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Natural healing

The Sweet Art of Healing

Monday, August 10, 2009 by: Dr. Julian Whitaker
Tags: natural healing, health news, Natural News

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(NewsTarget) Jerome, a 53-year-old high school teacher, was in the hospital awaiting amputation of his left leg. He'd been receiving IV antibiotics to treat a diabetic ulcer, a wide, oozing open wound on his ankle, but this didn't halt the steady advance of gangrene, and he was told they had no choice but to take his leg.

About five hours before he was scheduled for surgery, Jerome talked to the teacher who was substituting for him to tell him he'd probably be out for the rest of the year. The substitute had heard about the Whitaker Wellness Institute and the work we do here, so he suggested that Jerome check us out. Jerome immediately phoned his wife, who called the clinic and asked if there was anything we could do to save his leg. I said we would certainly try. Figuring he had nothing to lose, Jerome left the hospital-against strongly worded medical advice-and came to my clinic that same day.

"I Wouldn't Be Walking Today"
We immediately started Jerome on two therapies. First, he began a course of EDTA chelation, an IV treatment that improves circulation. Second, we dressed his ulcer with sugar. That's right, white table sugar. We simply poured sugar into the wound, wrapped it up, and changed the dressing regularly. Within days he noticed a difference.

"I could see the sores were starting to get better and the swelling had gone down. At first the leg was almost all black. Then it started to get pinkish. It was just amazing how it continued to feel so much better." Within three weeks, Jerome's ulcer was healed, and he was able to resume teaching and coaching the girl's softball team.

"I didn't know anything about alternative medicine when I went to see you. I guess I was skeptical because I had no idea what to expect. I just felt that it was my last hope. I wouldn't be walking today if it weren't for you. I've often thought about sending a card to the doctor who wanted to amputate, with a picture of my leg, and say, 'I still have it.'"

5,000 Years of Success
Chelation is an amazing treatment, however, in this article I want to focus on sugar because it is an incredibly powerful therapy that was instrumental in saving Jerome's leg. I've been using sugar to dress open wounds for 20-plus years, but this therapy has been around for much longer-at least 5,000 years.

Honey (which works just like sugar) is mentioned in the world's earliest known medical document, discovered in Luxor, Egypt, in 1862. Known as the Edwin Smith Papyrus, it was written around 1600 BC and is believed to be based on materials from as early as 3000 BC. This ancient manuscript is essentially a textbook on traumatic surgery, and it describes anatomy, examination, diagnosis, treatment, and prognosis of a variety of injuries in great detail. In particular, it tells how honey, along with animal fat, herbs, roots, bark, spices, and cat dung, can be used to treat open wounds and burns.

Pedanius Dioscorides, a Greek physician who lived in Rome in the first century AD, also extolled the therapeutic powers of honey. In his five-volume De Materia Medica, which was the primary pharmacopeia in Europe and the Middle East for 16 centuries, he described honey as "good for all rotten and hollow ulcers." In fact, honey-and later, sugar-continued to be widely used to treat wounds well into the twentieth century. Then antibiotics came along.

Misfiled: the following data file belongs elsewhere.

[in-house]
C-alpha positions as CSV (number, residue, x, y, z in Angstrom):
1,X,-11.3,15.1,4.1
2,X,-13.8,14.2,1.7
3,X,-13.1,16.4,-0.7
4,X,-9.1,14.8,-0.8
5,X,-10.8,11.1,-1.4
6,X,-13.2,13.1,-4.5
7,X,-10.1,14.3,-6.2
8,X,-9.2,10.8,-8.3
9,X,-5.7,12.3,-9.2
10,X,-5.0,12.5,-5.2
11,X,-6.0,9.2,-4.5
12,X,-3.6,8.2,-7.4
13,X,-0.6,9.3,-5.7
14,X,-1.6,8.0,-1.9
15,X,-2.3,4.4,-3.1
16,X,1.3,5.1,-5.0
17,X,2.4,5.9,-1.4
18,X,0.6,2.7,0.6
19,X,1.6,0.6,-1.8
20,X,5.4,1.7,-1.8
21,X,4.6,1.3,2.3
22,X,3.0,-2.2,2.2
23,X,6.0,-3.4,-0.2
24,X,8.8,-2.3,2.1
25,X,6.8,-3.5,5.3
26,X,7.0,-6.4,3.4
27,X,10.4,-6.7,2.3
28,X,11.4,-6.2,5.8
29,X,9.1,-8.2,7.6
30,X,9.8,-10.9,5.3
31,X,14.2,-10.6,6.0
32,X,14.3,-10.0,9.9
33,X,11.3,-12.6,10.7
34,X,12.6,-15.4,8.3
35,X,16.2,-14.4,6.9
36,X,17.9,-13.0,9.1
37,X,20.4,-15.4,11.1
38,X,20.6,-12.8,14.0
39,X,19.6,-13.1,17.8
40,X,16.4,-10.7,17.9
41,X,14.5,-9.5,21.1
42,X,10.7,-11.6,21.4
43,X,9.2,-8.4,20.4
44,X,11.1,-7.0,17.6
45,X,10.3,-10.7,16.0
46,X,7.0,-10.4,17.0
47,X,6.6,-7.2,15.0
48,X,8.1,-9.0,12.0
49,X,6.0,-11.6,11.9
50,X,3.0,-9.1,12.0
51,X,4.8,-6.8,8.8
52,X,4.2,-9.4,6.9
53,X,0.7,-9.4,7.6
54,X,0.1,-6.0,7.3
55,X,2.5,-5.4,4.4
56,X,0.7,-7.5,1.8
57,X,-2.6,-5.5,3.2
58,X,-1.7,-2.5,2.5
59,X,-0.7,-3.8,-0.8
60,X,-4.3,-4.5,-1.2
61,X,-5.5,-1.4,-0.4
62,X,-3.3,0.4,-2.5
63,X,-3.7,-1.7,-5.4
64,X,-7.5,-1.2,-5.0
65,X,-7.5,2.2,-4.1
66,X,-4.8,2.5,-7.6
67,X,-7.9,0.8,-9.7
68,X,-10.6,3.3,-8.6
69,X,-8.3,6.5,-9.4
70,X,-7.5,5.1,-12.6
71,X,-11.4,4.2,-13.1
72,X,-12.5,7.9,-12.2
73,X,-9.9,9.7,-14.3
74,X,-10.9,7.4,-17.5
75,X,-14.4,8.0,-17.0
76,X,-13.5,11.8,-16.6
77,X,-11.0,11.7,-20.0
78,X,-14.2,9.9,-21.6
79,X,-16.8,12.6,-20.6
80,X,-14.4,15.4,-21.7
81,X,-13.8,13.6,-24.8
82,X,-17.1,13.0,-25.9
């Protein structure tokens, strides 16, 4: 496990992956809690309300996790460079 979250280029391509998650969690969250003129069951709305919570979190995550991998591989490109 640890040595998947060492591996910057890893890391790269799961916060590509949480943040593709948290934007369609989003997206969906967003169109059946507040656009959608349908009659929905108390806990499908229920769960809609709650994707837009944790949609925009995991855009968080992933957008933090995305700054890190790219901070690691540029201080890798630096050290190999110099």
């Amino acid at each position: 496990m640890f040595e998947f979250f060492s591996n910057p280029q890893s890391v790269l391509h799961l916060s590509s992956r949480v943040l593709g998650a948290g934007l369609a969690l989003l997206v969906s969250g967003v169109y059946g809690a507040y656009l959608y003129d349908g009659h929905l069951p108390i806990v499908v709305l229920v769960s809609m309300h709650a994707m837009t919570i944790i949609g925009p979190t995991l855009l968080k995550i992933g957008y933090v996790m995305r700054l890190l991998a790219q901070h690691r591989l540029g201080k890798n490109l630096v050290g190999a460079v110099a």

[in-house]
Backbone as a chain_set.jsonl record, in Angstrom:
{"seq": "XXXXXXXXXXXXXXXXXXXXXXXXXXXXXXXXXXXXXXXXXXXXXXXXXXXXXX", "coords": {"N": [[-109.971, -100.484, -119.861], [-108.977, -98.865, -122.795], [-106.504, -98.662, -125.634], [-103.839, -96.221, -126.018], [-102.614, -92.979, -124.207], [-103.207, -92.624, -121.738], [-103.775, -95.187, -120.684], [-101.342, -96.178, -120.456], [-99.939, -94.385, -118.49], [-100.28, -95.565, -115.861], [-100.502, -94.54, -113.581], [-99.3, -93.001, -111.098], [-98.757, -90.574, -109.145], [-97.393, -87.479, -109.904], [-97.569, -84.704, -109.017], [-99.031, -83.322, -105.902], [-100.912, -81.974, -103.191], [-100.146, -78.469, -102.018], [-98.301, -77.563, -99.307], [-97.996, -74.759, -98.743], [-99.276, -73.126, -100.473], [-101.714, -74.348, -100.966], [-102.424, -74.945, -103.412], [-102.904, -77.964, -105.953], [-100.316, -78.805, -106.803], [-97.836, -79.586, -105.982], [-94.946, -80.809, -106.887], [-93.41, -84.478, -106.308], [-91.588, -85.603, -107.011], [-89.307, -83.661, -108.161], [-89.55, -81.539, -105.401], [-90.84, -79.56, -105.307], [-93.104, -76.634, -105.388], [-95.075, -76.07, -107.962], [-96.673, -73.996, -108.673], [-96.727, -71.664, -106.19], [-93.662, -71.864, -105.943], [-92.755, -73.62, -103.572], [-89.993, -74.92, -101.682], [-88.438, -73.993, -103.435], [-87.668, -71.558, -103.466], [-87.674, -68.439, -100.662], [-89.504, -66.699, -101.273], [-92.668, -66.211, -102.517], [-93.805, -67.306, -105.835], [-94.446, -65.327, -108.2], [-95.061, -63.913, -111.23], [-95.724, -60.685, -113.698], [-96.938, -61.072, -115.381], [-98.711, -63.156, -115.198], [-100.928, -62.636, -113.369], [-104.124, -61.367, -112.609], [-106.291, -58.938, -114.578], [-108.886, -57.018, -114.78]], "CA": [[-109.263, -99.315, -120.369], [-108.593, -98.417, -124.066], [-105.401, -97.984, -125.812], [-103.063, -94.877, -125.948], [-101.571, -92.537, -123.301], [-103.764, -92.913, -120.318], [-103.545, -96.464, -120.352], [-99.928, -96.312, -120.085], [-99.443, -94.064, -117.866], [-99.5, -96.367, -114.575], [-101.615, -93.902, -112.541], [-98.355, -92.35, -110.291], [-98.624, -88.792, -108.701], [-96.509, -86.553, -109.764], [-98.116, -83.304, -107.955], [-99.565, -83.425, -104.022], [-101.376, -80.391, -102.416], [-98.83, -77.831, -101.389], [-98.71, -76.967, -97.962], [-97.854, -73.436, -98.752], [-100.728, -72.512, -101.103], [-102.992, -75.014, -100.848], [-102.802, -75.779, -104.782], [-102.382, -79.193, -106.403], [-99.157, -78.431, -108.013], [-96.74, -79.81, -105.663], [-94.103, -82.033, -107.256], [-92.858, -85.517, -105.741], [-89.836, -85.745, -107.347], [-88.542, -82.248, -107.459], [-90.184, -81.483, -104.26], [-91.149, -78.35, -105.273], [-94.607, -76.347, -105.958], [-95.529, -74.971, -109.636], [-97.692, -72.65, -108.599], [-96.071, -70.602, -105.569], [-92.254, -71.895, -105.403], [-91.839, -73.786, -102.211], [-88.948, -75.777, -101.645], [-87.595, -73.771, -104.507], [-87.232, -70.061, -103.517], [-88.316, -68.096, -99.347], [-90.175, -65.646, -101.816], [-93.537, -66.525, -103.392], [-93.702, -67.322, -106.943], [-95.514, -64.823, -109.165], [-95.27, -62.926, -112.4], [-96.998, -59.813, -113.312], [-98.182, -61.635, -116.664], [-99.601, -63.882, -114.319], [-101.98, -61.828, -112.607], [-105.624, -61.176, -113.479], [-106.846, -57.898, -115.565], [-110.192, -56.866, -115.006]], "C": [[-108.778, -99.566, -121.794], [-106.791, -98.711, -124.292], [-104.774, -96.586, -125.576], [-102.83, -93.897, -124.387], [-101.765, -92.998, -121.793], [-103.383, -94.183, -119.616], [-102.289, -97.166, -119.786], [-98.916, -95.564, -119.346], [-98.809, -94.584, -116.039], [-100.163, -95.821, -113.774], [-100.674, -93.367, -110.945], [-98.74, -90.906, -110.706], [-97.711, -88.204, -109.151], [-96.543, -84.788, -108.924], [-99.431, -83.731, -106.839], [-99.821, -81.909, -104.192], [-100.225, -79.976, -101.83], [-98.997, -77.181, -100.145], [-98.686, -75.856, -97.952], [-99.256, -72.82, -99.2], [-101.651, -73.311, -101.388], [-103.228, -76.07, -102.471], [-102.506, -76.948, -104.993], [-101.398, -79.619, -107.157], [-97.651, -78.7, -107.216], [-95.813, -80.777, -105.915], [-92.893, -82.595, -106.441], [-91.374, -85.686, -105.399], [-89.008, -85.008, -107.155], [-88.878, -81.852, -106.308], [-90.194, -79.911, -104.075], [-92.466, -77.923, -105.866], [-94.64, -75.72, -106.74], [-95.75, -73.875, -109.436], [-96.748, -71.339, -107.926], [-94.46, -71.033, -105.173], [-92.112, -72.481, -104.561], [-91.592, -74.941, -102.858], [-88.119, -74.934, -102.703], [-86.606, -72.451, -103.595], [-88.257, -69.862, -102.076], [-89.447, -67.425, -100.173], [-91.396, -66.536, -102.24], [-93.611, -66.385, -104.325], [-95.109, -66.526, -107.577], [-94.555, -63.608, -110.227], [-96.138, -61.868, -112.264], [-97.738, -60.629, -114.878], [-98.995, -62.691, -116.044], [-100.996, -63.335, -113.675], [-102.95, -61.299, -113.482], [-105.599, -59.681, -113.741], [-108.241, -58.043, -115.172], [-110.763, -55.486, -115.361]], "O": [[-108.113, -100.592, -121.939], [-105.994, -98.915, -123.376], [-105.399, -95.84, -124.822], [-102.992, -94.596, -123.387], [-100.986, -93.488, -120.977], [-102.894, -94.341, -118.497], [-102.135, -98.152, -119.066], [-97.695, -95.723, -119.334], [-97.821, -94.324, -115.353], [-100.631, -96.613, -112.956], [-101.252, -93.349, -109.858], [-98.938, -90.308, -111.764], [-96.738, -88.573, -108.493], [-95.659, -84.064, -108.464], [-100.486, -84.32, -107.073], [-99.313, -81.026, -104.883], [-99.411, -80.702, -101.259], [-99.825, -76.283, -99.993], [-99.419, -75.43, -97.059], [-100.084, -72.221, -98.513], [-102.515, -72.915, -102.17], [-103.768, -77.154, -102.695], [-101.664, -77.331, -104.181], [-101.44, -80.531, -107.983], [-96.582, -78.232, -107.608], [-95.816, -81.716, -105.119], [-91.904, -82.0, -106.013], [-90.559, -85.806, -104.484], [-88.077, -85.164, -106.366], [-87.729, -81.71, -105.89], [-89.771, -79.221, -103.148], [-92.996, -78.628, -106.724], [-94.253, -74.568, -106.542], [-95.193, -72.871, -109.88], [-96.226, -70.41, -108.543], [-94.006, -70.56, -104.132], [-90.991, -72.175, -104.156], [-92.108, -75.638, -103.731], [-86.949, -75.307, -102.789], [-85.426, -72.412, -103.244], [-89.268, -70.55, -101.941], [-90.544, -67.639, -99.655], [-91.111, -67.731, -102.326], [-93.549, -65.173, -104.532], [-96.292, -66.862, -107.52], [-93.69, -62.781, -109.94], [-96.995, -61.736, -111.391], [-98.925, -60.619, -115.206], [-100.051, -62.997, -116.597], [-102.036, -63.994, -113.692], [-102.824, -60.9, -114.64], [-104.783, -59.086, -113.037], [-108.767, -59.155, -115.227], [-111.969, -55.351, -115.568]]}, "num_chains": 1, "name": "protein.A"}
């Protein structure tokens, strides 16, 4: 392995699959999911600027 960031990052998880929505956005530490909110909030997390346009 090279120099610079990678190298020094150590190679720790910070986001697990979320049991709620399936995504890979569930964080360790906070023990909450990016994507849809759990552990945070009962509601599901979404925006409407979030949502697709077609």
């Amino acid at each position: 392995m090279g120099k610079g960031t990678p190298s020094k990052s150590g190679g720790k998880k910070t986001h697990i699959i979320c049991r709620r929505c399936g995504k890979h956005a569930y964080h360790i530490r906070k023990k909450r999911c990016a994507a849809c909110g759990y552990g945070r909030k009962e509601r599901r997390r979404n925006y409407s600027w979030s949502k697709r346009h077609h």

Better Than Antibiotics
Today, antibiotic ointments are the treatment of choice for ulcers, cuts, scrapes, and burns. Yet honey and sugar are far superior to any antibiotic ointment ever used.
Antibiotics aren't as effective as they once were, because bacteria rapidly becomes resistant to them. While an antibiotic kills most of the bacteria, the stronger ones-those with some genetic variation that allows them to withstand the effects of the drug-survive and reproduce. Over time, that strain of bacteria becomes completely resistant to the effects of the antibiotic. Another antibiotic comes on the market that kills most of these "superbugs," and the process starts over again.

Today, antibiotic resistance has reached a critical mass: Many infections do not respond to any antibiotics at all. This is what happened to Jerome and the 82,000 other Americans who lose a leg or foot to non-healing diabetic ulcers annually. It's also what affects the two million patients who acquire an infection while they're in the hospital and the 90,000 who die from these infections every year.

Wounds are particularly prone to infection because the gauze used to dress them absorbs fluid from the wound and becomes a breeding ground for bacteria and fungus. Drug companies are working around the clock to come up with antibiotics that stay one step ahead of microbes. Yet, the solution is as near as your sugar bowl. The reason? Bacteria cannot become resistant to the killing effects of sugar or honey.

Sweet, Powerful Medicine
When sugar or honey is packed on top of and inside of an open wound, it dissolves in the fluid exuding from the wound, creating a hyperosmotic, or highly concentrated, medium. Bacteria cannot live in a hyperosmotic environment any more than a goldfish could survive in the Great Salt Lake. Scientists have tested the viability of many types of bacteria, including Klebsiella, Shigella, Staphylococcus aureus, and Streptococcus pyogenes, and none of them have been able to survive in a honey or sugar solution.